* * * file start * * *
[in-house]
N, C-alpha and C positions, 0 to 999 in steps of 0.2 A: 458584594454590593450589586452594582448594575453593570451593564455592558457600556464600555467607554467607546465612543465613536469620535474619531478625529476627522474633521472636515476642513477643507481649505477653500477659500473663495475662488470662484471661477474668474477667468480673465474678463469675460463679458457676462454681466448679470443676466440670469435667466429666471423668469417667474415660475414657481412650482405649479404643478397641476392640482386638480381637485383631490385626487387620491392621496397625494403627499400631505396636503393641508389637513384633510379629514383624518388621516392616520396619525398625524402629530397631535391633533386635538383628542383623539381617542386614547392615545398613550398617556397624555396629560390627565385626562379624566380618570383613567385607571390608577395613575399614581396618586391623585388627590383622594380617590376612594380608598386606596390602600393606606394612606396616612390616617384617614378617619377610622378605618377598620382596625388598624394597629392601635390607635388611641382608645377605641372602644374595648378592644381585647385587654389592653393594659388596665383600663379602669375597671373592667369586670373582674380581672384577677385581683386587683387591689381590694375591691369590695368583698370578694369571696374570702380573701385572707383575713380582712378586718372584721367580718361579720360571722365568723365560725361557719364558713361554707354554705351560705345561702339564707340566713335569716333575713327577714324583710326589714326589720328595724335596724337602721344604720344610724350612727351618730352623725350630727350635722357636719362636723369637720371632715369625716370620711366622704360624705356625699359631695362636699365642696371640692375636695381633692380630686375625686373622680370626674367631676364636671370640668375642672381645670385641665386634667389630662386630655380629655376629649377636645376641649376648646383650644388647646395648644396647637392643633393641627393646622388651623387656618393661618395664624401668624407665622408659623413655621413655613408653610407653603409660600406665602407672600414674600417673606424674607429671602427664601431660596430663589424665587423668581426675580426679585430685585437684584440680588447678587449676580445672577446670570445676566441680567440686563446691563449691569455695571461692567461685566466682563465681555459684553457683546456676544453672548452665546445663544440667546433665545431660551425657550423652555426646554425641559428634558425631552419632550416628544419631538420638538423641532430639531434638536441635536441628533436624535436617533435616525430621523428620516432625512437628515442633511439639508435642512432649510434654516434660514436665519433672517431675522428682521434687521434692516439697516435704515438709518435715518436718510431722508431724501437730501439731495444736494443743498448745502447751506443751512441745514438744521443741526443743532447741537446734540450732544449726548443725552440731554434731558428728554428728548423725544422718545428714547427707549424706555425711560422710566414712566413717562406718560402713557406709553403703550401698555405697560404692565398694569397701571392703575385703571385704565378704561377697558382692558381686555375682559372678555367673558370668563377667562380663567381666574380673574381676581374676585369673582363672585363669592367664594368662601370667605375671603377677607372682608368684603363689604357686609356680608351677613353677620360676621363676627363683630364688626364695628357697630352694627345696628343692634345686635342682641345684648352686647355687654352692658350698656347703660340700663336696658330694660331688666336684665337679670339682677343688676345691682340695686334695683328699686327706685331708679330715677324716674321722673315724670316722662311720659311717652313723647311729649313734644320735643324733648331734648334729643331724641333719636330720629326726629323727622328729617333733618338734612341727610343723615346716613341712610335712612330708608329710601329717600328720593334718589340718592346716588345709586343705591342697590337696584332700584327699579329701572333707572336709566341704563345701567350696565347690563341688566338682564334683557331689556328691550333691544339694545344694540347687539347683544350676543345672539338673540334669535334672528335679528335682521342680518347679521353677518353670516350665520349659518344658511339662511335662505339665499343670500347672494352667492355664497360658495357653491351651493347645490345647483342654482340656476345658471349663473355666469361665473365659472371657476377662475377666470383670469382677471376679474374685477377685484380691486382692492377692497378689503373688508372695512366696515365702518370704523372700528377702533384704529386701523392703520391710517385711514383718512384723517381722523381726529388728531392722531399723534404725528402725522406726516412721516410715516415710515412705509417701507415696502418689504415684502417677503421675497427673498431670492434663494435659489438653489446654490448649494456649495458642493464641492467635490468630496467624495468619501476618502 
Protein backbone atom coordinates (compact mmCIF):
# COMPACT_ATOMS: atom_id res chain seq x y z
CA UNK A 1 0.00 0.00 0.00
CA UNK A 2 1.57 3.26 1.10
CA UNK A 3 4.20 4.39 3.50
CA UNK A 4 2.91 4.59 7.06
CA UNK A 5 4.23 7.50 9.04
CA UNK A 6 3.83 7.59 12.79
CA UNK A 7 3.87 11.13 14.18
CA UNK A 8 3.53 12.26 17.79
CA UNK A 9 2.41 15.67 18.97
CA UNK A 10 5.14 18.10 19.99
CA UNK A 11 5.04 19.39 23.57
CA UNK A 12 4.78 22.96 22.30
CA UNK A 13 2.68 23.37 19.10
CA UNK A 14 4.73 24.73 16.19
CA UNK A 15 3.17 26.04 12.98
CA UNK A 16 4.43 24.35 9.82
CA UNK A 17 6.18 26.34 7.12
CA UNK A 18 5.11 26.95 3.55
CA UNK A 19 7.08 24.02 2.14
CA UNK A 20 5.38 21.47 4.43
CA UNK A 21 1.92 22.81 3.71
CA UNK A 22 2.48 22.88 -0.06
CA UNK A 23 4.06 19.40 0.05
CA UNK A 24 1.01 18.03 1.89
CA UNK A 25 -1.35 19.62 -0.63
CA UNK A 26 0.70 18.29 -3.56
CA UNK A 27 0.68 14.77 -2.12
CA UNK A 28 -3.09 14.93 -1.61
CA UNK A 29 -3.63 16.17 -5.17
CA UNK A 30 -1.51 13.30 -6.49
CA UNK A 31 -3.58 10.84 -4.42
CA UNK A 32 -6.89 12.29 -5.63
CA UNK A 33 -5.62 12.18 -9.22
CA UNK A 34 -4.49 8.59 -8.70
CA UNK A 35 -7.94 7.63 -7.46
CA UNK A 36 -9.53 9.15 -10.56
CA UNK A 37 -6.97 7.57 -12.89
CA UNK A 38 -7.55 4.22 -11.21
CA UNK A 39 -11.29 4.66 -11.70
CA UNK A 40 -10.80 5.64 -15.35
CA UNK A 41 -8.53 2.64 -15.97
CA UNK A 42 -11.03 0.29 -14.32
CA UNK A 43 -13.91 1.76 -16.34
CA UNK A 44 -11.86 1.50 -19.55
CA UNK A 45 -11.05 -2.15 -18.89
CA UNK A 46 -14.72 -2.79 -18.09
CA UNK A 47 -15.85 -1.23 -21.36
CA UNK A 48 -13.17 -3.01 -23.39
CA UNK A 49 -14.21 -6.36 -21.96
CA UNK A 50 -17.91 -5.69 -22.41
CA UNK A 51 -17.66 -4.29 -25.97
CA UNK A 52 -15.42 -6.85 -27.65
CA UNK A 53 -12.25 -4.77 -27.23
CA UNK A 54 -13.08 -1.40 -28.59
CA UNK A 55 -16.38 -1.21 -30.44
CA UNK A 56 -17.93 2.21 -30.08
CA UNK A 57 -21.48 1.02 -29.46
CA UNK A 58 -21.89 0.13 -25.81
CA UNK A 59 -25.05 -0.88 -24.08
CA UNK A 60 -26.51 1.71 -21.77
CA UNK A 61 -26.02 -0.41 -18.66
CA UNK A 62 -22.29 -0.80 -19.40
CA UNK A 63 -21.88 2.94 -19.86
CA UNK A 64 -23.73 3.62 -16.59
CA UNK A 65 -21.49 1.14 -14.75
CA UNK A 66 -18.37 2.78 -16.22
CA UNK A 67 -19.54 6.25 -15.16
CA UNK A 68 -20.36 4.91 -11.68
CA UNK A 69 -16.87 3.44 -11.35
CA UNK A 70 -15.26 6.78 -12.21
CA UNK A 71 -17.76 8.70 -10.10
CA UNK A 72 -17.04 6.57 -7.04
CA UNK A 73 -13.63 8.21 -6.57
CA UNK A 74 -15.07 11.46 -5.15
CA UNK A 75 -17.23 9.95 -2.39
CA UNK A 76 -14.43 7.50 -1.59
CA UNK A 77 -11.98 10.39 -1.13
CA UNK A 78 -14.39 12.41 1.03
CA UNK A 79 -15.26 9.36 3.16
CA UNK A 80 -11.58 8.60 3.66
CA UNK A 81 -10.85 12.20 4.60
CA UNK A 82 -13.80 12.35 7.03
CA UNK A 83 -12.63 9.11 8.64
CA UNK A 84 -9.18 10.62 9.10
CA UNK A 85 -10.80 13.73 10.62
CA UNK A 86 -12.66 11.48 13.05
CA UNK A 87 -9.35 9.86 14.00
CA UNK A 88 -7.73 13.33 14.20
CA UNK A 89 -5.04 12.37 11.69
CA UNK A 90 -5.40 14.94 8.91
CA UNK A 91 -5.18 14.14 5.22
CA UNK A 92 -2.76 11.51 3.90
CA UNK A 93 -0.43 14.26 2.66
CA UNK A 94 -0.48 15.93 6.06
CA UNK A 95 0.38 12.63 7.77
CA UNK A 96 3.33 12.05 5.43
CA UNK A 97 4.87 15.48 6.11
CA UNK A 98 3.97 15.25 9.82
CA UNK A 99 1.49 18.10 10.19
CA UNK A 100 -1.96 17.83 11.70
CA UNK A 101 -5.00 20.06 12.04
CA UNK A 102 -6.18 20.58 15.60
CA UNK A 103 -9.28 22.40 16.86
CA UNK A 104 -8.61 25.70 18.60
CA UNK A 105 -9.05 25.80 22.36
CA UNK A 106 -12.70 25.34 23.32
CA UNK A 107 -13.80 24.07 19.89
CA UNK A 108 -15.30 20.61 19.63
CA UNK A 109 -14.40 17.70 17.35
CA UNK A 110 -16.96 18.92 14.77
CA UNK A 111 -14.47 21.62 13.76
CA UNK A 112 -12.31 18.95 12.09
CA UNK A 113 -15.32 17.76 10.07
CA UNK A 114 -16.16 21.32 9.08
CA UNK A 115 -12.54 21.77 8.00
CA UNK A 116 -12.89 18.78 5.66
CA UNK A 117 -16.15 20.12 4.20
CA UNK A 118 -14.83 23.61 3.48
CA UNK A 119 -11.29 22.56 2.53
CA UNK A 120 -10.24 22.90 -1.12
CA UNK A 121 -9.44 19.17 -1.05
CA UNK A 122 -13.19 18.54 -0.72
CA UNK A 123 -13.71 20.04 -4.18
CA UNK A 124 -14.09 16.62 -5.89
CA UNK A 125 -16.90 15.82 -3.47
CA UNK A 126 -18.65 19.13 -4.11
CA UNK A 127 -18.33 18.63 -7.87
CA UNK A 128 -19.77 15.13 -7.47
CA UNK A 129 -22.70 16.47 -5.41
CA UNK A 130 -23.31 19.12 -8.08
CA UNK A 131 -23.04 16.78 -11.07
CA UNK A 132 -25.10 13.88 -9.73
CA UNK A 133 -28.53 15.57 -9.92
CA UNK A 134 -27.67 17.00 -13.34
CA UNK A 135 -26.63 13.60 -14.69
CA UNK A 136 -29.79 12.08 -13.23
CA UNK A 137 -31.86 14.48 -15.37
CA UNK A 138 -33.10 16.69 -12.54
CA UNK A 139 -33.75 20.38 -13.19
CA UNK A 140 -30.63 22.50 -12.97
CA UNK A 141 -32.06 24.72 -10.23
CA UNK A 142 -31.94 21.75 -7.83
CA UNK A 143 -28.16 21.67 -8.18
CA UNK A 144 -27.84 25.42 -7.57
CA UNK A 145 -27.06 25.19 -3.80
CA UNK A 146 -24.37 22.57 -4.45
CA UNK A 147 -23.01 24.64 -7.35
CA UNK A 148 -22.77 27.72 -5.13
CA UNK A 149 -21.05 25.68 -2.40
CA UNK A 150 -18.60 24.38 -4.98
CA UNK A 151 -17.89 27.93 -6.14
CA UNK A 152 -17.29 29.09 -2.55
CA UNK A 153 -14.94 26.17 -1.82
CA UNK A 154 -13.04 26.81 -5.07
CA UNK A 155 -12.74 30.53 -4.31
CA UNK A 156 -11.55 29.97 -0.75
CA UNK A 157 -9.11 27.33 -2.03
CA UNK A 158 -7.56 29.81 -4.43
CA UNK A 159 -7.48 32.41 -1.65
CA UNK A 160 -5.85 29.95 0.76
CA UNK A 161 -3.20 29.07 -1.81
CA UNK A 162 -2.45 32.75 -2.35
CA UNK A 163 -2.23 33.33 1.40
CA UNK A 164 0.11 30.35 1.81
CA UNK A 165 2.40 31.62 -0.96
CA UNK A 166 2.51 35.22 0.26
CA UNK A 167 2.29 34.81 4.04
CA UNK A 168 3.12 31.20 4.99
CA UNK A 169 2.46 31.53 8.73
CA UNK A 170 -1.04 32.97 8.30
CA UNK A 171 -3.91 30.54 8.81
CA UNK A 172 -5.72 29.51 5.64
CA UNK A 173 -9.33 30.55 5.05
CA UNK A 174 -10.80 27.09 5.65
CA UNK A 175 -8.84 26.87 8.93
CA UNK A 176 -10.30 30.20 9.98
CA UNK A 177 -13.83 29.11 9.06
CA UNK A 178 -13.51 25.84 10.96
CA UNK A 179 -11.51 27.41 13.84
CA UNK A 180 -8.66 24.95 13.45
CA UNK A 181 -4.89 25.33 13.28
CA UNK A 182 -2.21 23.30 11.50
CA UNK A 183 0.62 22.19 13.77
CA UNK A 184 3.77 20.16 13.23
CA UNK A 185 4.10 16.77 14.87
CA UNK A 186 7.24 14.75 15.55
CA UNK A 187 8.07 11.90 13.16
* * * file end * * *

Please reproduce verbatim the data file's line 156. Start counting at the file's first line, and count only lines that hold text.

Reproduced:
CA UNK A 152 -17.29 29.09 -2.55